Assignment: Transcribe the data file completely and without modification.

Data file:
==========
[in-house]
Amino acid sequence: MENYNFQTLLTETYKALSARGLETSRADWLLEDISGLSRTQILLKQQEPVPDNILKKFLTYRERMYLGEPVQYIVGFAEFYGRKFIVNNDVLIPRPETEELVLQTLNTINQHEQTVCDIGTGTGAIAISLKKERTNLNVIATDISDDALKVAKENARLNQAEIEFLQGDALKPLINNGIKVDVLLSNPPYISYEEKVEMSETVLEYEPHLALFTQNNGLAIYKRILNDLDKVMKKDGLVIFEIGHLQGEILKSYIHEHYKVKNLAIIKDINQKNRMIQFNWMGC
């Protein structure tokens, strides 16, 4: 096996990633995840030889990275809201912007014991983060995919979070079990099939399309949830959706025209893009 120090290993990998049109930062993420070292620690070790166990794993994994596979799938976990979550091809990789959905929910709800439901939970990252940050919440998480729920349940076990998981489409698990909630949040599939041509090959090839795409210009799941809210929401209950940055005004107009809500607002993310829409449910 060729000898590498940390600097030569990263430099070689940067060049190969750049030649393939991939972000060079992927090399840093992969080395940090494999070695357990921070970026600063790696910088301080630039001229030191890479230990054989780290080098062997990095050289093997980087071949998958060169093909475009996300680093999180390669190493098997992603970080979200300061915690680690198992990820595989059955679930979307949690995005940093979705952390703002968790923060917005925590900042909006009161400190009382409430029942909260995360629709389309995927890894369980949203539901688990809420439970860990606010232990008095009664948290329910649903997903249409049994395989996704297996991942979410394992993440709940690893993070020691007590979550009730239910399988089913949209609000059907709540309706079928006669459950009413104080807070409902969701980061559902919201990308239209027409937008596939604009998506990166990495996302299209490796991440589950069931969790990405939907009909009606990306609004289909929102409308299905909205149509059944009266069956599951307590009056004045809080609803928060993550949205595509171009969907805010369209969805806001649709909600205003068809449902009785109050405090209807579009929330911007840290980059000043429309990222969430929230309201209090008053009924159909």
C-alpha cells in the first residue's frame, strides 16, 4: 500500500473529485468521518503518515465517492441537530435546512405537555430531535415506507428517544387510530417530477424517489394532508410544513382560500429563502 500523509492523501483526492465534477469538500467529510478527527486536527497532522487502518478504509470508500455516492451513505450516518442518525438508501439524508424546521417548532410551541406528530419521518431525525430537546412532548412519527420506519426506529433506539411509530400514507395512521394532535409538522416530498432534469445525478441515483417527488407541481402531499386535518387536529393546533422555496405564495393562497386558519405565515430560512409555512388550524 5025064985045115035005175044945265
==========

[in-house]
Amino acid sequence: MENYNFQTLLTETYKALSARGLETSRADWLLEDISGLSRTQILLKQQEPVPDNILKKFLTYRERMYLGEPVQYIVGFAEFYGRKFIVNNDVLIPRPETEELVLQTLNTINQHEQTVCDIGTGTGAIAISLKKERTNLNVIATDISDDALKVAKENARLNQAEIEFLQGDALKPLINNGIKVDVLLSNPPYISYEEKVEMSETVLEYEPHLALFTQNNGLAIYKRILNDLDKVMKKDGLVIFEIGHLQGEILKSYIHEHYKVKNLAIIKDINQKNRMIQFNWMGC
């Protein structure tokens, strides 16, 4: 096996990633995840030889990275809201912007014991983060995919979070079990099939399309949830959706025209893009 120090290993990998049109930062993420070292620690070790166990794993994994596979799938976990979550091809990789959905929910709800439901939970990252940050919440998480729920349940076990998981489409698990909630949040599939041509090959090839795409210009799941809210929401209950940055005004107009809500607002993310829409449910 060729000898590498940390600097030569990263430099070689940067060049190969750049030649393939991939972000060079992927090399840093992969080395940090494999070695357990921070970026600063790696910088301080630039001229030191890479230990054989780290080098062997990095050289093997980087071949998958060169093909475009996300680093999180390669190493098997992603970080979200300061915690680690198992990820595989059955679930979307949690995005940093979705952390703002968790923060917005925590900042909006009161400190009382409430029942909260995360629709389309995927890894369980949203539901688990809420439970860990606010232990008095009664948290329910649903997903249409049994395989996704297996991942979410394992993440709940690893993070020691007590979550009730239910399988089913949209609000059907709540309706079928006669459950009413104080807070409902969701980061559902919201990308239209027409937008596939604009998506990166990495996302299209490796991440589950069931969790990405939907009909009606990306609004289909929102409308299905909205149509059944009266069956599951307590009056004045809080609803928060993550949205595509171009969907805010369209969805806001649709909600205003068809449902009785109050405090209807579009929330911007840290980059000043429309990222969430929230309201209090008053009924159909």
C-alpha cells in the first residue's frame, strides 16, 4: 500500500473529485468521518503518515465517492441537530435546512405537555430531535415506507428517544387510530417530477424517489394532508410544513382560500429563502 500523509492523501483526492465534477469538500467529510478527527486536527497532522487502518478504509470508500455516492451513505450516518442518525438508501439524508424546521417548532410551541406528530419521518431525525430537546412532548412519527420506519426506529433506539411509530400514507395512521394532535409538522416530498432534469445525478441515483417527488407541481402531499386535518387536529393546533422555496405564495393562497386558519405565515430560512409555512388550524 5025064985045115035005175044945265